Graham Kilmer

Committee Rejects Sheriff Cuts

But it also passed a widely supported increase in spending for services like housing and youth justice.

By - Nov 5th, 2020 04:56 pm
Sheriff Earnell Lucas speaking at a press conference on June 26th, 2020. Photo by Graham Kilmer.

Sheriff Earnell Lucas speaking at a press conference on June 26th, 2020. File photo by Graham Kilmer.

The Milwaukee County Board’s Finance Committee approved an amendment package October 29th that, among other things, reduced the tax levy and put money into a number of county services including parks, housing and community alternatives and programming for youth justice. It’s a precursor to adopting a full budget this month.

But the committee also rejected 14 out of 15 amendments from Supervisor Ryan Clancy that took aim at the Milwaukee County Sheriff’s Office’s overtime budget.

On October 28th, Clancy held a press conference in front of the county’s Safety Building rolling out his amendments, which cut funding for overtime from the Sheriff’s department by $2.6 million and put that money into other services like housing and youth justice and programming at senior centers.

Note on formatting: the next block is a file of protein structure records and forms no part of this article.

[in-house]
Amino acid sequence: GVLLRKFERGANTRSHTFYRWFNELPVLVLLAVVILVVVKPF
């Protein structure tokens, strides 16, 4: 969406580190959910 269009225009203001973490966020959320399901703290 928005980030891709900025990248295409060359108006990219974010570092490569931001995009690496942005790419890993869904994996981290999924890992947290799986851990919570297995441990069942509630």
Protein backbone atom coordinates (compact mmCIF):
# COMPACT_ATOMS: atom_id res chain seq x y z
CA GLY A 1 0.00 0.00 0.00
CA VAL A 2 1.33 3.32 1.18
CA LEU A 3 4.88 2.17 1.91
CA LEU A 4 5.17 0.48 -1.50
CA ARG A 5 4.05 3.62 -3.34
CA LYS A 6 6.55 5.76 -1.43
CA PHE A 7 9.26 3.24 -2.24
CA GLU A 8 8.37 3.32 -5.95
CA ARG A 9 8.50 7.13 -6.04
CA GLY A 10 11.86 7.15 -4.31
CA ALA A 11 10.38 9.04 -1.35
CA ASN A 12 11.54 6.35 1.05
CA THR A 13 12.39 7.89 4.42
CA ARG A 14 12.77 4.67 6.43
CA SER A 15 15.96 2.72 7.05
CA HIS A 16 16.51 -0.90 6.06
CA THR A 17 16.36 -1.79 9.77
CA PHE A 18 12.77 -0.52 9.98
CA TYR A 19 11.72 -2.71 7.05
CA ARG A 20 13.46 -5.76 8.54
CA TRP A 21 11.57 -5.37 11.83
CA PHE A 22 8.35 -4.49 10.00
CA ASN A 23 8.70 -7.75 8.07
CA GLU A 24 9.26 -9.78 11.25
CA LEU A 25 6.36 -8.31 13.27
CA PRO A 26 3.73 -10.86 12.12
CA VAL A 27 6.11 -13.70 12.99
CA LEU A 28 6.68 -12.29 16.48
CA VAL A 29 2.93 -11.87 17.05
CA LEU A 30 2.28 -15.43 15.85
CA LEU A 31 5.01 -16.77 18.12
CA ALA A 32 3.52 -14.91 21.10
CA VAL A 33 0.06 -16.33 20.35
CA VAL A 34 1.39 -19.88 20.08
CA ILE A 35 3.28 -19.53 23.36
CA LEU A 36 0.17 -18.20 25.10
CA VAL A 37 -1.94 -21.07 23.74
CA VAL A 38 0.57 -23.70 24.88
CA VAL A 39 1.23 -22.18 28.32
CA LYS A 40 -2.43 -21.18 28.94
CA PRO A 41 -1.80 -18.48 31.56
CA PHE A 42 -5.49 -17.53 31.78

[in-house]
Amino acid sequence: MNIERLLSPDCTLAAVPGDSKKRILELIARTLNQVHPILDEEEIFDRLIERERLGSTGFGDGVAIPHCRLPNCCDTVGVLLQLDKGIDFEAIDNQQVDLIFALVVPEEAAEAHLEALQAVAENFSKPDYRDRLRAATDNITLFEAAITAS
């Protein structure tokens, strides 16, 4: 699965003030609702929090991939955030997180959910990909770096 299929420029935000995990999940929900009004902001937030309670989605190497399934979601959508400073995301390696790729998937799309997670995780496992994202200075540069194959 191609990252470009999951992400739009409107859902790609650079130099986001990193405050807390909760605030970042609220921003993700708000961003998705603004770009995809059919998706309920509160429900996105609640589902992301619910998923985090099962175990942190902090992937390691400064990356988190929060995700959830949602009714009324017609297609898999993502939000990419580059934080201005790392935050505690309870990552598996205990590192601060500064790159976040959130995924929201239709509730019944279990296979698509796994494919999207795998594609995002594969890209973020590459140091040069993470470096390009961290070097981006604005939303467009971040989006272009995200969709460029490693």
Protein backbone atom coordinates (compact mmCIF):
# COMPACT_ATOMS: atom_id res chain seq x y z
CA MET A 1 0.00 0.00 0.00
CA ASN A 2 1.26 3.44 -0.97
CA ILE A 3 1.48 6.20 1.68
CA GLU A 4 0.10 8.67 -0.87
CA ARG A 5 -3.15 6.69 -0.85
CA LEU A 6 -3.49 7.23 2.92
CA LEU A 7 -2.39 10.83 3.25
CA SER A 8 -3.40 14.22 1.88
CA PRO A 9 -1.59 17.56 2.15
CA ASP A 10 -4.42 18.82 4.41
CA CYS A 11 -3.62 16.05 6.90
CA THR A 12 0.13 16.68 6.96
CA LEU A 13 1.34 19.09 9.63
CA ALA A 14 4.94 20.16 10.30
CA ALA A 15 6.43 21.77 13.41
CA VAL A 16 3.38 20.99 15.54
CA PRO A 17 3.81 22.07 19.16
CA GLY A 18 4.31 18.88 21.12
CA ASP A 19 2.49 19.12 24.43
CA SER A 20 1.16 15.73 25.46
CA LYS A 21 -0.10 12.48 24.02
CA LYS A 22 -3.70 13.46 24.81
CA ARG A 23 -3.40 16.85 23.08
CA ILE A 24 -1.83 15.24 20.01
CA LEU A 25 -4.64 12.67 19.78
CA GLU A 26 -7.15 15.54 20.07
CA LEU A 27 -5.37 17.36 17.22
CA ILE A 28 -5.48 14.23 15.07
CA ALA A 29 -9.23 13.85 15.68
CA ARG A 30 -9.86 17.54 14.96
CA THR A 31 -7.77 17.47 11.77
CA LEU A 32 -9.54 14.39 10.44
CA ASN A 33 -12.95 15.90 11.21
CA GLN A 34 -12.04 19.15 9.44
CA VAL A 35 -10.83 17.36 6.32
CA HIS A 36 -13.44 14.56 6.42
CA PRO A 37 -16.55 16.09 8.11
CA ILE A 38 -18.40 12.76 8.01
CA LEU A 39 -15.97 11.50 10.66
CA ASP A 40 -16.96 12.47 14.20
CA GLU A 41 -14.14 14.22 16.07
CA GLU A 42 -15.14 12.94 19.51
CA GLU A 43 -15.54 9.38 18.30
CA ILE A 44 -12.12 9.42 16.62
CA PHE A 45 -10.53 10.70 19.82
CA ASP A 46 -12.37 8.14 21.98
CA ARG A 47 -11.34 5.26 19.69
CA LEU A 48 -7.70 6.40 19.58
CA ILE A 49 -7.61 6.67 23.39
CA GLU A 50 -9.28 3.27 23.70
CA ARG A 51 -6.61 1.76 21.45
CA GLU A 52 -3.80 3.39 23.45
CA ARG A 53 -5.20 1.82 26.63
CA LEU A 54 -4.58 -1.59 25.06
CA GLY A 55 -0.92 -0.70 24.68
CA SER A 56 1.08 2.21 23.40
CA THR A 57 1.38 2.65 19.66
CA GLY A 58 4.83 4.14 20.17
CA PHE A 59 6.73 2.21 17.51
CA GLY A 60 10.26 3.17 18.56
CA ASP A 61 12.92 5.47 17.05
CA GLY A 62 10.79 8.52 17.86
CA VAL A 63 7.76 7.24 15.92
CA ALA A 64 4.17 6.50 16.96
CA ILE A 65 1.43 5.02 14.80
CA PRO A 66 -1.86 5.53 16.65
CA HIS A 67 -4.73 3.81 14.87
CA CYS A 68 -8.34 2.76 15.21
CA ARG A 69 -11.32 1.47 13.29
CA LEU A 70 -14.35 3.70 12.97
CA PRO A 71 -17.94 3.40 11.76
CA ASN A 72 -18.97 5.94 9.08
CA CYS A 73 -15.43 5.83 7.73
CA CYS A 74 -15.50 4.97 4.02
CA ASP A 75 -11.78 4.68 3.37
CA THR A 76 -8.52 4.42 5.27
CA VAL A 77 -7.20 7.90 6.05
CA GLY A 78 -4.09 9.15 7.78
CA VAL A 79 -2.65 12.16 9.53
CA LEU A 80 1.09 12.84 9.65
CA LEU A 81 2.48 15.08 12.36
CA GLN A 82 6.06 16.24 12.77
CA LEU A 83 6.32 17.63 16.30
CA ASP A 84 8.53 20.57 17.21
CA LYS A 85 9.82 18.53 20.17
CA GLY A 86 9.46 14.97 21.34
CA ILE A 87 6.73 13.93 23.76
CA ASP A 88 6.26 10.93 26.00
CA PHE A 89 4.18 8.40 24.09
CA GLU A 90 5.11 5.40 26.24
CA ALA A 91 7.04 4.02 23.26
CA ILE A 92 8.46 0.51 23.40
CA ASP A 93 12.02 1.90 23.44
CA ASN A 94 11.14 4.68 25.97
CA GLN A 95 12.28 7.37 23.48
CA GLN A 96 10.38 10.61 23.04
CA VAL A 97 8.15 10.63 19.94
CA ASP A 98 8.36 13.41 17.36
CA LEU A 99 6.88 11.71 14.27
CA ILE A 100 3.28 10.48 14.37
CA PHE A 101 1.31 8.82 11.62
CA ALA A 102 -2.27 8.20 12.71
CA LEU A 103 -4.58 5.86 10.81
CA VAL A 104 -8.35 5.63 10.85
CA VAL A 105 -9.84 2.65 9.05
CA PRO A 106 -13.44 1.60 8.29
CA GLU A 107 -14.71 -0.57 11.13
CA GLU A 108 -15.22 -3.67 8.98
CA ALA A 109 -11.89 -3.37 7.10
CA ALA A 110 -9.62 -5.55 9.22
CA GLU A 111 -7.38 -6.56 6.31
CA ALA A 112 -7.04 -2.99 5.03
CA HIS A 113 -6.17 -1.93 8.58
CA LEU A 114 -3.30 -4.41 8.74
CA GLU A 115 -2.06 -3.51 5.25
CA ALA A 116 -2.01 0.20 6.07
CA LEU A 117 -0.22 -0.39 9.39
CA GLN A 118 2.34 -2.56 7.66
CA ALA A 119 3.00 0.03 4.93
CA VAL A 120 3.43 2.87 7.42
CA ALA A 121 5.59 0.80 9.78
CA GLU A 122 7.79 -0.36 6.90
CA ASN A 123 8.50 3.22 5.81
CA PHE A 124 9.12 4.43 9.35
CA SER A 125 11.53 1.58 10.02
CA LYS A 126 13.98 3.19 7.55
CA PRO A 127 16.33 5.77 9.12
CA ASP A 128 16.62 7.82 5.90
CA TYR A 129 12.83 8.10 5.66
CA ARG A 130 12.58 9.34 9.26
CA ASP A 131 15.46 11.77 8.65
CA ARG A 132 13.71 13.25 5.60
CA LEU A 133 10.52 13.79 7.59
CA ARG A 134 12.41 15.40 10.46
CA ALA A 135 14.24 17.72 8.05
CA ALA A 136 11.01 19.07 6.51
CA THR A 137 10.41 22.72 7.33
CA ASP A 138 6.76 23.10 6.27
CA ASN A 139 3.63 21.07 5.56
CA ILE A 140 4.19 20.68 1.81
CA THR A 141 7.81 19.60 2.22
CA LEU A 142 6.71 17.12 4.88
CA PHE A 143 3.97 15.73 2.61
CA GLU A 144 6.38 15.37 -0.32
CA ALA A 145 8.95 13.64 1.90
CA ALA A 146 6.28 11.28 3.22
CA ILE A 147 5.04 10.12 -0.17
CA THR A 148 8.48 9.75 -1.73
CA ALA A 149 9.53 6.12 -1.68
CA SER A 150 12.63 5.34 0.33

Since 2014, the Sheriff’s Office has overspent its overtime budget by $36.3 million, according to data from the Sheriff’s Office. At his press conference, Clancy said “[The Sheriff’s Office] pointed to the state mandate as proof that their budget is untouchable. And the Board of Supervisors has complied with that interpretation, doing very little to rein in spending that we deny to other departments.”

As Urban Milwaukee previously reported, The Sheriff’s office, like all other county departments, is able to exceed its budget on personnel costs, which includes things like salary, social security and overtime. “The budget process doesn’t make any sense if they can literally ignore it,” Clancy told Urban Milwaukee.

However, less than 24 hours after Clancy’s press conference, new numbers from the office of the Comptroller showed that ever since former Sheriff David Clarke left office, Sheriff’s Richard Schmidt and Earnell Lucas had in fact been working to reign in overtime. Each year, they would reduce spending in other areas to make up for increased overtime spending. Despite overspending the overtime budget in 2020, Lucas’ office is on track to generate a surplus of more than $100,000 by the end of the year. The department ran a net surplus of $51,284 between 2018 and 2019. And if projections hold, the net-surplus from 2018 through 2020 will be $152,055.